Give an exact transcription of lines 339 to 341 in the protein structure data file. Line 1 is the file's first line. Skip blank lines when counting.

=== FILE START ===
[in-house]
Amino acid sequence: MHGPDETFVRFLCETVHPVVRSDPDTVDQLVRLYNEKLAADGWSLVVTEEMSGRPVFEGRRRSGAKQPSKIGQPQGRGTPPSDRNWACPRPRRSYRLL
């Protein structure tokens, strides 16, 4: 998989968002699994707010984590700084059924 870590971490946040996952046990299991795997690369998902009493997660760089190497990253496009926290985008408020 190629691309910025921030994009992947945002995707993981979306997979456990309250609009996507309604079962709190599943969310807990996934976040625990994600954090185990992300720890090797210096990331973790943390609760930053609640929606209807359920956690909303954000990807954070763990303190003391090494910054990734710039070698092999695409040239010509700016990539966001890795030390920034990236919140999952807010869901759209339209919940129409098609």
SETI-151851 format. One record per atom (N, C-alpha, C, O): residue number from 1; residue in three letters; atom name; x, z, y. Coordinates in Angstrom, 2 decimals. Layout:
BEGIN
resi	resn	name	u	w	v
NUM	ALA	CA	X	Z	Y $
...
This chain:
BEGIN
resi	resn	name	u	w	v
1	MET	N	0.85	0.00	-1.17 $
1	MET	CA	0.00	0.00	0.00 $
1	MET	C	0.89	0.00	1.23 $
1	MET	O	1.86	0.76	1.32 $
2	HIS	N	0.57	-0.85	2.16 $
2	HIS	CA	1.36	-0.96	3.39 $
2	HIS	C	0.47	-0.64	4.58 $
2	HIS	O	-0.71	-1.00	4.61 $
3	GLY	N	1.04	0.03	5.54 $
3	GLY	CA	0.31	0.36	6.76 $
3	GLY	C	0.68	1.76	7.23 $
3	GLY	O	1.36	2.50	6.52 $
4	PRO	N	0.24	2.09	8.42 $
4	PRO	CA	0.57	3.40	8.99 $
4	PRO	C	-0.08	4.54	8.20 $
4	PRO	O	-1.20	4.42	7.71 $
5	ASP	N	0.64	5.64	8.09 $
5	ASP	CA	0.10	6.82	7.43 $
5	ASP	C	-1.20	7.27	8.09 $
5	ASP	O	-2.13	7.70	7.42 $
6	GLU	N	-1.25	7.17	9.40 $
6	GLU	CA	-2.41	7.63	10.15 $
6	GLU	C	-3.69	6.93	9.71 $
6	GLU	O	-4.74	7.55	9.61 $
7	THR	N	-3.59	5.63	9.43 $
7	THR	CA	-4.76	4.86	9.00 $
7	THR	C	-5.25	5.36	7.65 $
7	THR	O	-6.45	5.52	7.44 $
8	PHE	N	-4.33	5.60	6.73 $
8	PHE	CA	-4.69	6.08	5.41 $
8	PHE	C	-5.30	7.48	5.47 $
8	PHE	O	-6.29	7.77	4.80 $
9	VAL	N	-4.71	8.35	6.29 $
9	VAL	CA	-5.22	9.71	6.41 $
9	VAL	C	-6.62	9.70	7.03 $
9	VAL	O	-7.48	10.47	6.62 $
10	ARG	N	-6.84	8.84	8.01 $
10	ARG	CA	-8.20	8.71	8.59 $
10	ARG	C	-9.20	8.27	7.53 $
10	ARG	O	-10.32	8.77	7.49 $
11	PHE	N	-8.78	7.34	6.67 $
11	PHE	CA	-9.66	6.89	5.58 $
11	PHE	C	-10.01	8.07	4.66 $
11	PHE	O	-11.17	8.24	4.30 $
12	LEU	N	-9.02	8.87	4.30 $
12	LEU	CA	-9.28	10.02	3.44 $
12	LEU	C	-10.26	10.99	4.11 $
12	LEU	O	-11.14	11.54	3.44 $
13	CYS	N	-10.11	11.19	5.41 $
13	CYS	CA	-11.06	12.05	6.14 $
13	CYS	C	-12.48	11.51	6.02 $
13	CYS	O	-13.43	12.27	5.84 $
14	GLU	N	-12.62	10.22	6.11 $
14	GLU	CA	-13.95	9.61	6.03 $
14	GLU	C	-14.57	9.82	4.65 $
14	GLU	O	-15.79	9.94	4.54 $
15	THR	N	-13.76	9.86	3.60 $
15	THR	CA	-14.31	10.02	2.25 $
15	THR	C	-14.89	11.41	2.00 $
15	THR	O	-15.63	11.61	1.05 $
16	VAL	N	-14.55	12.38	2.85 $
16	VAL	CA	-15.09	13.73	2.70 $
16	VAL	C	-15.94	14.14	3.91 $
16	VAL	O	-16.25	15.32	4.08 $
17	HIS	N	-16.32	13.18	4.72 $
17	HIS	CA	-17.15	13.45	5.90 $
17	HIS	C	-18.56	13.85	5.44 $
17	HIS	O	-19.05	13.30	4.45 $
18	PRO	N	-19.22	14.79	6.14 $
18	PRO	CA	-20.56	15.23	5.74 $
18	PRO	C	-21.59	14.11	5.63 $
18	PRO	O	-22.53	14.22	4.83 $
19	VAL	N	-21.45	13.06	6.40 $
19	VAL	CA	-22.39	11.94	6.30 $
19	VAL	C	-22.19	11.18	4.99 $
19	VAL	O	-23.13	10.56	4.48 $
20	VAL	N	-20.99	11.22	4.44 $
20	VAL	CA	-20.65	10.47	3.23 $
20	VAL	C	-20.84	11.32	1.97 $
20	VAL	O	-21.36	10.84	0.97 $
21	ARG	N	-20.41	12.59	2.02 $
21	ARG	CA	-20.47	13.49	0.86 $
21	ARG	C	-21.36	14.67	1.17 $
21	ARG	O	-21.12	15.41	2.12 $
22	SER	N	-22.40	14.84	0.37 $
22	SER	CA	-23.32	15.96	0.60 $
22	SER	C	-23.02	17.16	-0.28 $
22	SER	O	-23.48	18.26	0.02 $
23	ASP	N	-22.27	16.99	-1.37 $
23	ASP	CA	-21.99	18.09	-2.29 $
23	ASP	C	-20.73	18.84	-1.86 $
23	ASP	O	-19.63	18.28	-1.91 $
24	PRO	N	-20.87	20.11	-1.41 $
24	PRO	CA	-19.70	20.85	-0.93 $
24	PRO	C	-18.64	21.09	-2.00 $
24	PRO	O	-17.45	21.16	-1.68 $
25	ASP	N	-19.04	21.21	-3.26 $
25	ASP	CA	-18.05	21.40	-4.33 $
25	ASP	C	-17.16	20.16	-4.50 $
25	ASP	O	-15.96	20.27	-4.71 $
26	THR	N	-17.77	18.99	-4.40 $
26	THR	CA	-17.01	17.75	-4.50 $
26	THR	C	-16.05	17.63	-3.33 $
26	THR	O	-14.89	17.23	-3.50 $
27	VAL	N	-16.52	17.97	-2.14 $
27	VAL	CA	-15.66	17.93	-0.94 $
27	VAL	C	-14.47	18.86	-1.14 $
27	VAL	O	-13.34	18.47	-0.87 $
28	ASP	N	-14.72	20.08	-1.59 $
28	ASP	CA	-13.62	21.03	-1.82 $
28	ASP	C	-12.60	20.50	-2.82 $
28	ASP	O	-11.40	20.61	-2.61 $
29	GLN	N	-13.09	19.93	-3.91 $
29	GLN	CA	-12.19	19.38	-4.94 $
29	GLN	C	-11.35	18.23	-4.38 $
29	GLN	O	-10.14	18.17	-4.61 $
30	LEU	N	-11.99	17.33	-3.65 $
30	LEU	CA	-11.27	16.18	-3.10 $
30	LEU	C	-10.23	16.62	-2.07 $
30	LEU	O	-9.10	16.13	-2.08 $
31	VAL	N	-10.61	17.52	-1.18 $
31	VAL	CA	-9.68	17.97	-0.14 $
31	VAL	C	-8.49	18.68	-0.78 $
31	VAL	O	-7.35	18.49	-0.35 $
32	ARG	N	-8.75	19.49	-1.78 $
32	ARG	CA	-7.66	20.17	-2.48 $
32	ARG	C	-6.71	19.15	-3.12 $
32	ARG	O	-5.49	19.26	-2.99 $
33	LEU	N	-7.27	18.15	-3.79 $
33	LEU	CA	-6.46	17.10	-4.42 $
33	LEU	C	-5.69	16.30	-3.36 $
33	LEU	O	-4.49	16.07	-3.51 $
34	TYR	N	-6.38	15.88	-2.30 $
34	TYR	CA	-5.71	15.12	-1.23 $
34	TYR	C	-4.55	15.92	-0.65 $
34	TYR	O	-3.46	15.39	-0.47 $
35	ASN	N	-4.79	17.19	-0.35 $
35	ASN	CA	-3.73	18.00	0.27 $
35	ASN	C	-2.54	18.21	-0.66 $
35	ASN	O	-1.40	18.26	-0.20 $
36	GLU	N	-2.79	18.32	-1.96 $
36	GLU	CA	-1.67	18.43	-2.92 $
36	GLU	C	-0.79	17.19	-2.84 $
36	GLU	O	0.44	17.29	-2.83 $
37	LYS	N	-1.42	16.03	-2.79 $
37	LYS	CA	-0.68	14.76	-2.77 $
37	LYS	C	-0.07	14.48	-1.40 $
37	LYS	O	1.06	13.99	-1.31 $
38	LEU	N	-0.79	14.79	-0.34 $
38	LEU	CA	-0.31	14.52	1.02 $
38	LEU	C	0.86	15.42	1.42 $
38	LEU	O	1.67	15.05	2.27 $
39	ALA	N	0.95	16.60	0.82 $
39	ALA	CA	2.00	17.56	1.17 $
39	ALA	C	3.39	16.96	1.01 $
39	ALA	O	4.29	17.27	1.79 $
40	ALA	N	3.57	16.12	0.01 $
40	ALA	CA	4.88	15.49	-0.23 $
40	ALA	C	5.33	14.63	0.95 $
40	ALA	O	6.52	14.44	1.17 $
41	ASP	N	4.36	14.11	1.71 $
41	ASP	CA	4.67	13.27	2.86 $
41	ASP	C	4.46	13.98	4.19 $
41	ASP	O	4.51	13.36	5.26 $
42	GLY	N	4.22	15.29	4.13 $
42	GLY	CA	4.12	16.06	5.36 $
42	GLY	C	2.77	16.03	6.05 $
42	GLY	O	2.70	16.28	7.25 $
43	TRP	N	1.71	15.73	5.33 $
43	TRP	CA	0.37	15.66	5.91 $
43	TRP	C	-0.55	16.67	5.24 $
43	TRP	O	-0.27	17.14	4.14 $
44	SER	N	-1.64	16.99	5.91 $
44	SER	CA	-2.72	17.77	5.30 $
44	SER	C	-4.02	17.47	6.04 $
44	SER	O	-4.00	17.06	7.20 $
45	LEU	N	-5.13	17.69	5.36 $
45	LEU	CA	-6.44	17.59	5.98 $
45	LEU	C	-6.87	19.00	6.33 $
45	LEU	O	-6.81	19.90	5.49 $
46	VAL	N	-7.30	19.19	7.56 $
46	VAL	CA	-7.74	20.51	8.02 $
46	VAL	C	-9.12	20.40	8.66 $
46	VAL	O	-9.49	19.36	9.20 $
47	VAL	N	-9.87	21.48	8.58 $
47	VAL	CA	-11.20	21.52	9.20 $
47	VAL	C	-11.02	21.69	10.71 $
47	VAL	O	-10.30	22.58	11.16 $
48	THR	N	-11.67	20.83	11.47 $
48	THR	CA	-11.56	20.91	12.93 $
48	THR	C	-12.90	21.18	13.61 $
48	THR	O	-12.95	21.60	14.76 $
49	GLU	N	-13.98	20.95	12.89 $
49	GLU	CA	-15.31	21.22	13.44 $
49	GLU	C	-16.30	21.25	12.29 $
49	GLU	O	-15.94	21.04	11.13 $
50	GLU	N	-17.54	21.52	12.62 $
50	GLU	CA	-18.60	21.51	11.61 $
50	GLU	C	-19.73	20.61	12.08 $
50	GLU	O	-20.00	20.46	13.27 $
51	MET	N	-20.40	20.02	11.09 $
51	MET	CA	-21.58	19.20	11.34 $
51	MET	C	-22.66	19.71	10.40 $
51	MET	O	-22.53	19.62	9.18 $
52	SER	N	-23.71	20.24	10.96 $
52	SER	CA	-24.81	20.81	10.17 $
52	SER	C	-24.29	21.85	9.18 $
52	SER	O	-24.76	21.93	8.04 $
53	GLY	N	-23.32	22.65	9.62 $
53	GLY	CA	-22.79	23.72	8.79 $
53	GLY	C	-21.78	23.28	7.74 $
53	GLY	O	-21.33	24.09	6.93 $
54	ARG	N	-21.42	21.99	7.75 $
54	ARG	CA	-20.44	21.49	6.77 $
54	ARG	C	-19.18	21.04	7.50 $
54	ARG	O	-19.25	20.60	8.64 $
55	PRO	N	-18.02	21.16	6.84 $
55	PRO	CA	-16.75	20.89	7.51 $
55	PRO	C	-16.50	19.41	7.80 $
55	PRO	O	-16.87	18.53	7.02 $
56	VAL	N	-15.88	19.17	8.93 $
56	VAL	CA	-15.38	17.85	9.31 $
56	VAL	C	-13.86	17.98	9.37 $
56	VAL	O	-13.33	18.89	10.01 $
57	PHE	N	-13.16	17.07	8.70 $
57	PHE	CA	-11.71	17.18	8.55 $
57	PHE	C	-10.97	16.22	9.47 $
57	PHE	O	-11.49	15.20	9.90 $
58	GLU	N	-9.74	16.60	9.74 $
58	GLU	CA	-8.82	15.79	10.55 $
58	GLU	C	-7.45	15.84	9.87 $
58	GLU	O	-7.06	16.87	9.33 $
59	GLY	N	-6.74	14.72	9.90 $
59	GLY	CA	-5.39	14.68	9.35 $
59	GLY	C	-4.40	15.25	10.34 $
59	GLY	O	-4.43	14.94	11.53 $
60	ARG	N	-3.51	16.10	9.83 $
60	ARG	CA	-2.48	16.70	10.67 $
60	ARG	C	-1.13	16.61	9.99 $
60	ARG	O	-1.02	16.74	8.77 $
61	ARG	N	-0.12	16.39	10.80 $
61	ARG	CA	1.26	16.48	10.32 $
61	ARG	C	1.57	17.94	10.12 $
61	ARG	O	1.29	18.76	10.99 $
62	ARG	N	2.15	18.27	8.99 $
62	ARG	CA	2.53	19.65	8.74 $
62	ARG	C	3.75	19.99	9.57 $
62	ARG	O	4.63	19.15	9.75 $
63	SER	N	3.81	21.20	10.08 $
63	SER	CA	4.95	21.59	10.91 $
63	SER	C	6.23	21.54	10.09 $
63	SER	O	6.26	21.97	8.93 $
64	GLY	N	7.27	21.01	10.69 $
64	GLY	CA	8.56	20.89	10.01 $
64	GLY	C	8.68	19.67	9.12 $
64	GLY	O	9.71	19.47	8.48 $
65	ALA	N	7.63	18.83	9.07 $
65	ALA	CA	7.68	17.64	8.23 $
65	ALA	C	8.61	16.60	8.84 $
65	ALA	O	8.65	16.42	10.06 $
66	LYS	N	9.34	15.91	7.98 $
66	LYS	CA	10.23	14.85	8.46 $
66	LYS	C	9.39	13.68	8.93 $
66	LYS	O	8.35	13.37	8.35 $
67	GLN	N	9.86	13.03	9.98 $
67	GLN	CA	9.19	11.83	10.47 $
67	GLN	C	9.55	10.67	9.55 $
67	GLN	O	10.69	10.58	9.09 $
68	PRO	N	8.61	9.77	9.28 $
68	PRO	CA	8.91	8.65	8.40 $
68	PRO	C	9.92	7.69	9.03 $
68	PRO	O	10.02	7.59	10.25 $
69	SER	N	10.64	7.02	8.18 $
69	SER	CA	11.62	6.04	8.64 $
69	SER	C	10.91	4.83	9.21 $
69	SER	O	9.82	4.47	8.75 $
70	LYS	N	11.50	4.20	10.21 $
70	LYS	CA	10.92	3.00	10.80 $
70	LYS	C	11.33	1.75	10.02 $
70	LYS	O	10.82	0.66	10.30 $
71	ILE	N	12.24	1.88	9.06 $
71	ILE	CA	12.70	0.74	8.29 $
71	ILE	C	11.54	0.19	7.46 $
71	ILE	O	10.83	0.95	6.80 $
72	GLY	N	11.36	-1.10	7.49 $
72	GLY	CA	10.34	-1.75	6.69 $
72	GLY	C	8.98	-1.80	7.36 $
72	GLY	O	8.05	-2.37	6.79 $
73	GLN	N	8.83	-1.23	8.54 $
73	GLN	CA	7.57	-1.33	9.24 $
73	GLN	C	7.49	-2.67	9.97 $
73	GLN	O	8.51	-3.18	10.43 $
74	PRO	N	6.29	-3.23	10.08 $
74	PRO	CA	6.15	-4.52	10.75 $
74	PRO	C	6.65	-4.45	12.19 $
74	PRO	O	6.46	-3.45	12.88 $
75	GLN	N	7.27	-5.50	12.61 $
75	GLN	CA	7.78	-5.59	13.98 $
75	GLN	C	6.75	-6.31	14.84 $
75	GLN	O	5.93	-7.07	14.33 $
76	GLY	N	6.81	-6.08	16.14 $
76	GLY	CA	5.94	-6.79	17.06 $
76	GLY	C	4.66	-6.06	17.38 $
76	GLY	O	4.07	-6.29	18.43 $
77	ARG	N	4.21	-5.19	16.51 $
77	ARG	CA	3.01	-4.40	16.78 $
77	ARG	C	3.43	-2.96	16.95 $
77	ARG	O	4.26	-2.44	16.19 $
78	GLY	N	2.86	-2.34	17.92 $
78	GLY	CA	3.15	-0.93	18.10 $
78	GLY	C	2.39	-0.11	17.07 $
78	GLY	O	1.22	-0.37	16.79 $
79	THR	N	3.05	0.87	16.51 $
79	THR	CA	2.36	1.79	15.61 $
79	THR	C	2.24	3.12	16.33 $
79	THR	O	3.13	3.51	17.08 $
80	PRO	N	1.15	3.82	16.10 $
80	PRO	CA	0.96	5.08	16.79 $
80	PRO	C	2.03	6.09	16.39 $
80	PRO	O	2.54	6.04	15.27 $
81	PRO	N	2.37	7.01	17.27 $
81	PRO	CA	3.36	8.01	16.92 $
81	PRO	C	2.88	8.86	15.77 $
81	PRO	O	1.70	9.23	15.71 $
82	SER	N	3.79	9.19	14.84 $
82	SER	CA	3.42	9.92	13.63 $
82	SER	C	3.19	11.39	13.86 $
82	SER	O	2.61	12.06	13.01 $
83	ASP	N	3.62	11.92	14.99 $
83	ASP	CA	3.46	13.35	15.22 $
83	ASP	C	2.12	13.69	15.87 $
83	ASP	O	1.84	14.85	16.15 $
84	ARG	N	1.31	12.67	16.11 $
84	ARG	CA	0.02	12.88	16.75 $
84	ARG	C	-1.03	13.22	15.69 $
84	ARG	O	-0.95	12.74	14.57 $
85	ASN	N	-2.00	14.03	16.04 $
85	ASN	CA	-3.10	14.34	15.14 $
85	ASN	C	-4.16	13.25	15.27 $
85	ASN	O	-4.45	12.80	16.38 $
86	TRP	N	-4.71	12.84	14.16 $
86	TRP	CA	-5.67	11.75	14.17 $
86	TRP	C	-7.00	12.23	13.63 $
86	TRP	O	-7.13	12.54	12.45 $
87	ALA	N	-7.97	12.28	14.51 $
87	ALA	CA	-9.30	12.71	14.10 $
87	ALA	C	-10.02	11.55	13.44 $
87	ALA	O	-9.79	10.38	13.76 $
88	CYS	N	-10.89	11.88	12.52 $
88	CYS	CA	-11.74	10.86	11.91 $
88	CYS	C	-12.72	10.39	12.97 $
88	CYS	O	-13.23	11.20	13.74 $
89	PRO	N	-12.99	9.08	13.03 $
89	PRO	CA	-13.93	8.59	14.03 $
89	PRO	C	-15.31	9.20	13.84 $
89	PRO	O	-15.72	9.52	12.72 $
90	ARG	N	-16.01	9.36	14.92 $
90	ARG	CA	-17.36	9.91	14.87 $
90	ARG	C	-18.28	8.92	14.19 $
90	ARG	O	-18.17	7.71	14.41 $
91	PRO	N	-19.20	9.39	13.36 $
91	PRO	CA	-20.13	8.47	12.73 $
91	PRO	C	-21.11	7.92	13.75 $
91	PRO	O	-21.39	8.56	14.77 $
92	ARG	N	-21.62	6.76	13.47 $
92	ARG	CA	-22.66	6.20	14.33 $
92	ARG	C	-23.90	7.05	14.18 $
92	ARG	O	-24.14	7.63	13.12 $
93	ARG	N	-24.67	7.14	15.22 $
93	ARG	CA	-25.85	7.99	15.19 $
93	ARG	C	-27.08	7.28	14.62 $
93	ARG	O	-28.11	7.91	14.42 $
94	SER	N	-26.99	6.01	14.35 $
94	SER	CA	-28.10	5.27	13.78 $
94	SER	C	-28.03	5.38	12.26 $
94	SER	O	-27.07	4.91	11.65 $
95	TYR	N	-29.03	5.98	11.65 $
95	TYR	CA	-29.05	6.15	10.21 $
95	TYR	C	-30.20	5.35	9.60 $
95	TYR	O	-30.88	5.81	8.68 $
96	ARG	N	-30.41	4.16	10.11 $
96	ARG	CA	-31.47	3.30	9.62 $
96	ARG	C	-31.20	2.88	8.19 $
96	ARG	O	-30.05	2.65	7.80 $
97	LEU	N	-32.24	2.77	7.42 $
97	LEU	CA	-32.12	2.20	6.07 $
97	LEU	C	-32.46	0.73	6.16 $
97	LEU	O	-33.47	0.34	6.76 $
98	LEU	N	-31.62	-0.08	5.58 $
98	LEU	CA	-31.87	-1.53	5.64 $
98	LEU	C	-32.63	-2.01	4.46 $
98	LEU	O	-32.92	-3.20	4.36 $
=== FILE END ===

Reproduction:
82	SER	O	2.61	12.06	13.01 $
83	ASP	N	3.62	11.92	14.99 $
83	ASP	CA	3.46	13.35	15.22 $